A grassroots initiative dedicated to supporting diversity in the B.C. craft brewing industry has resulted in a new scholarship award for Kwantlen Polytechnic University brewing students.
Diversity and inclusion are an industry-wide issue and the responsibility cannot fall on the shoulders of one or two breweries or businesses, according to Heather Keegan, coordinator of the diversity in brewing initiative and award.
“I saw an opportunity for a collective and sustainable long-term initiative where any brewery, big or small, has the opportunity to participate and lend support,” she said.
Dedicated to supporting Black, Indigenous, people of colour (BIPOC), and LGTBQ2S+ community members, the first diversity in brewing award recipients were Alexander Paul, Nishant Amin, and Jasper Bautista.
“I joined the KPU brewing program with the dream of one day opening my own brewery that would be an inclusive, queer space,” said Paul.
“While many breweries in the greater Vancouver area might not be actively exclusionary, there are very few that are specifically LGBTQ friendly. I would love to see and be part of that change and this award inspires me to make that dream happen.”
The diversity in brewing initiative recognizes that racism and discrimination are systemic within the craft brewing industry, and this new award is a step towards encouraging local breweries to come together, address the issue, and to create change partly through supporting students of KPU’s brewing and brewery operations diploma program who are part of these under-represented communities.
“We’re extremely proud and honoured to be part of the diversity in brewing initiative, which aligns with our values at KPU and our commitment to supporting diversity and inclusiveness in our communities,” said Dr. Betty Worobec, dean of faculty of science and horticulture at Kwantlen.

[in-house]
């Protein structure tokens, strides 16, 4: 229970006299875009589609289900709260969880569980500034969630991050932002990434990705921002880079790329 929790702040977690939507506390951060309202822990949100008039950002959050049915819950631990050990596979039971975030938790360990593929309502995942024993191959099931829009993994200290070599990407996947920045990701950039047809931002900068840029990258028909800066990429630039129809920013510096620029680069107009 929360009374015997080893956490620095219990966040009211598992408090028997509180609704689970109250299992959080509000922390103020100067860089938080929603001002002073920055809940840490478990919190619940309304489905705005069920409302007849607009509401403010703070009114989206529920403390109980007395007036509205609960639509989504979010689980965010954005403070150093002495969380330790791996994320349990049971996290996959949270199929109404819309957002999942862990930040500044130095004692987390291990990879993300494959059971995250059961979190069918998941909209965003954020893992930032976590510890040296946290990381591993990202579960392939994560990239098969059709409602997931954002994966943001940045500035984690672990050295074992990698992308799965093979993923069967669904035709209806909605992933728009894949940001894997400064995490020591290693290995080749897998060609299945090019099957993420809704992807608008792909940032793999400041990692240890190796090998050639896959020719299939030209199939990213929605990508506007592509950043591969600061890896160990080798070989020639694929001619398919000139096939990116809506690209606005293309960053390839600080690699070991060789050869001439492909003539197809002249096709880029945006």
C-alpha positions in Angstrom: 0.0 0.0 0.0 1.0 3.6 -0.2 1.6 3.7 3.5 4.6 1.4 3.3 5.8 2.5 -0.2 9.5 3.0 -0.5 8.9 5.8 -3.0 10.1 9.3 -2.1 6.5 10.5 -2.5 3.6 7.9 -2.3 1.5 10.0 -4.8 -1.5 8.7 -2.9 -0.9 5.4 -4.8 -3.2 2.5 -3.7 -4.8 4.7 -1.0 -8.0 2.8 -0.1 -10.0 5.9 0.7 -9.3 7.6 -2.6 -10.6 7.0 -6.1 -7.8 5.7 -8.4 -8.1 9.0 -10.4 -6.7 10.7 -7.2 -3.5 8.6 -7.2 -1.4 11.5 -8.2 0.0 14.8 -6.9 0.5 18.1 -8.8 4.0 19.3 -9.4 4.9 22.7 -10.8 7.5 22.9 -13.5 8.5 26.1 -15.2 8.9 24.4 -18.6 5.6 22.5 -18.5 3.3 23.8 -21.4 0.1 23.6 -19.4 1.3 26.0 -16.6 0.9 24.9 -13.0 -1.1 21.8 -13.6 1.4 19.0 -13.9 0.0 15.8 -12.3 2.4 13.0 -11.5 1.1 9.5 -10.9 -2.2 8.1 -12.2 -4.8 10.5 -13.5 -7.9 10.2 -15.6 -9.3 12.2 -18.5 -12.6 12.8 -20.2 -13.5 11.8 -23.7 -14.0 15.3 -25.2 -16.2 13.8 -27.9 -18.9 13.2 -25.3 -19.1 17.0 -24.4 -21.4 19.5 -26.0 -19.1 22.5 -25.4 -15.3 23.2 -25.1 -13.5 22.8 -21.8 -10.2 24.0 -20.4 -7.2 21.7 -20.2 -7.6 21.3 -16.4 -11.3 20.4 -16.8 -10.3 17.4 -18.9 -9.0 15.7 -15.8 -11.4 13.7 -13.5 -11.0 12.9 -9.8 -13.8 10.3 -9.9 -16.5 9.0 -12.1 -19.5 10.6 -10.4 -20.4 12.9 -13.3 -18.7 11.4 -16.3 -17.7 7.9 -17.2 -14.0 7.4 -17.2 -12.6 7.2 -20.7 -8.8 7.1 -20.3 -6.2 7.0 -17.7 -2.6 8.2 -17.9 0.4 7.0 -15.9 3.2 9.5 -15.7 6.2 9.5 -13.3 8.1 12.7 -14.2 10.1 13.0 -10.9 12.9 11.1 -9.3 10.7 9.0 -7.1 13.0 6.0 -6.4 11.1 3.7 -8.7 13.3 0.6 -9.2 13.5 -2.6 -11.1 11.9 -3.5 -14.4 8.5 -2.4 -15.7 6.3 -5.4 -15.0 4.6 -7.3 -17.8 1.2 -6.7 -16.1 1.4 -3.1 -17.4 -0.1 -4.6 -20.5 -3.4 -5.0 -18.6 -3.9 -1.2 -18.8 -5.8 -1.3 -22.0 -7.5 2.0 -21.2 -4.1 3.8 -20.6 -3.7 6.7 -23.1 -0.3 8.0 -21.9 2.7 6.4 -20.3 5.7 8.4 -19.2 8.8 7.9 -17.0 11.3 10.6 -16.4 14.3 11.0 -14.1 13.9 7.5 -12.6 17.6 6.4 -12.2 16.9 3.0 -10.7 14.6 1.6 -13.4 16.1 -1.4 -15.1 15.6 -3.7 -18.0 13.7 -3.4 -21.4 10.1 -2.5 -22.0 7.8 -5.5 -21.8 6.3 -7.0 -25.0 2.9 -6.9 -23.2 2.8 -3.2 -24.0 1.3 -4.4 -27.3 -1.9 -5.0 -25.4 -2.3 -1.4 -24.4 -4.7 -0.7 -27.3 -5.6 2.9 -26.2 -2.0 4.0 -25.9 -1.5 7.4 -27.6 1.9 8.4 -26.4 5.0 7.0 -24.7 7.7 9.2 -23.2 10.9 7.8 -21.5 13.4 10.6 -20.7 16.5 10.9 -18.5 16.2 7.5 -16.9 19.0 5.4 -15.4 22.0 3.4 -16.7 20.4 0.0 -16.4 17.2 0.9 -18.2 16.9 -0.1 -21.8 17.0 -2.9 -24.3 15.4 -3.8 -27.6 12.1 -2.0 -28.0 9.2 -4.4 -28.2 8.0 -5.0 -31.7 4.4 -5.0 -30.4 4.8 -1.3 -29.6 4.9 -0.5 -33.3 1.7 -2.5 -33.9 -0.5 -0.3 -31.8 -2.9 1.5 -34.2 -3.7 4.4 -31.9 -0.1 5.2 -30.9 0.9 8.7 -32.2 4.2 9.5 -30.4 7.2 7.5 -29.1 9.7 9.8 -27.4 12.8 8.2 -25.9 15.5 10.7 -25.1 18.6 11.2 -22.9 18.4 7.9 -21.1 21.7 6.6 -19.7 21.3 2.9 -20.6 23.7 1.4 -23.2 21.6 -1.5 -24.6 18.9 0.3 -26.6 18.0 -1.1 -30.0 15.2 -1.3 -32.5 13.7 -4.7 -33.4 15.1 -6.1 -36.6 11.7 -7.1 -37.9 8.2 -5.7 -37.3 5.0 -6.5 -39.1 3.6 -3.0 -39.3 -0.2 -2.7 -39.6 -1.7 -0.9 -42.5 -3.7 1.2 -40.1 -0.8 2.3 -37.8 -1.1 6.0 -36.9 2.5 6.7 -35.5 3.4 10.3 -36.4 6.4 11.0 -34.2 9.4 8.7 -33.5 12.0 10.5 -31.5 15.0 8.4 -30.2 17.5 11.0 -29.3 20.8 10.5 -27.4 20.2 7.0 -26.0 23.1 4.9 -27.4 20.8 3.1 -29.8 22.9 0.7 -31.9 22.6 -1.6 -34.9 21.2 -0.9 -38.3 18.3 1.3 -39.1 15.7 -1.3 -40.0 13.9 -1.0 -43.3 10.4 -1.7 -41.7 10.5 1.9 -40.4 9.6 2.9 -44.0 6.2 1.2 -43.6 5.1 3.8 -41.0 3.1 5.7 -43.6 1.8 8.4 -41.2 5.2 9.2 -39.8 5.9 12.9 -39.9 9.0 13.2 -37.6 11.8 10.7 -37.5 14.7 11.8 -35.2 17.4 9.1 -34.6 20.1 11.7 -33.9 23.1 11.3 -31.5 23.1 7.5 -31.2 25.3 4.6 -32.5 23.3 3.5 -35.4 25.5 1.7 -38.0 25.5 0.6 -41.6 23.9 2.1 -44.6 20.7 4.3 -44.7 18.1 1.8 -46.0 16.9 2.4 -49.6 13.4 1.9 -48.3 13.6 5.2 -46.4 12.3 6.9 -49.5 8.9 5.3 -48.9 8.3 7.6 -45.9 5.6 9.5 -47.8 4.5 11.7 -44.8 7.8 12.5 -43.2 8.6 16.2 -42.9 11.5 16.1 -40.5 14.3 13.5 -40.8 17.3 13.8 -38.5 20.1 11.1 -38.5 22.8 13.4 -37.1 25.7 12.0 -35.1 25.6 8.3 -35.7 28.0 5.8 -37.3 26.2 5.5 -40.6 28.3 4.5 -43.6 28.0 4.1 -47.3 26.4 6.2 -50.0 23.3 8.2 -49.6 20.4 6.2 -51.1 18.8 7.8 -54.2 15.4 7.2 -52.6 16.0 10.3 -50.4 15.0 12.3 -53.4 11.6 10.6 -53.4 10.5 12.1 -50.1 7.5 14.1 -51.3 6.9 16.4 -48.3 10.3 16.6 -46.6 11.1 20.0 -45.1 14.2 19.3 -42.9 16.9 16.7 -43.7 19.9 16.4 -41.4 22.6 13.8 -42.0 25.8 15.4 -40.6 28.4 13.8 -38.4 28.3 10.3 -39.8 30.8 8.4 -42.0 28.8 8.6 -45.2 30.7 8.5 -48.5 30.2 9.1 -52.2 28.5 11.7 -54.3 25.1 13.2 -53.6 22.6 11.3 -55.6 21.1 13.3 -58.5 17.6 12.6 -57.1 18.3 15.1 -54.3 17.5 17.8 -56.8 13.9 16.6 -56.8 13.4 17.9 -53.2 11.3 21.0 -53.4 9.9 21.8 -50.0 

“We’re also deeply appreciative of the support from the B.C. craft brewing community, who have supported our brewing program since the beginning and are continuing to encourage our students through this award,” Worobec added.
The award will be given out annually to one or more second-year students who self-identify as BIPOC or LGBTQ2S+.
Students who wish to apply are asked to submit a letter expressing their interest to the award committee, which includes members from the BIPOC and LGBTQ2S+ communities.
More than 35 B.C. breweries donated to the award, exceeding diversity in brewing’s initial goal of 25 breweries, allowing the fund to be shared among three KPU brewing program students this year, explained Alek Egi, and instructor and chair of the university’s brewing and brewery operations diploma program.
“This award is a thoughtful, constructive way to address an important issue in our industry by lifting up and supporting future brewers who identify as BIPOC or LGBTQ2S+,” Egi said.
“The significant contribution of funds combined with the support of industry makes a huge difference towards strengthening the confidence of our students and how they see themselves as part of the brewing community.”
“I hope this award will create meaningful change by ensuring that BIPOC and LGBTQ2S+ students feel valued and supported in the craft beer industry from the very start of their education at KPU and beyond as they begin their careers,” concluded Keegan.
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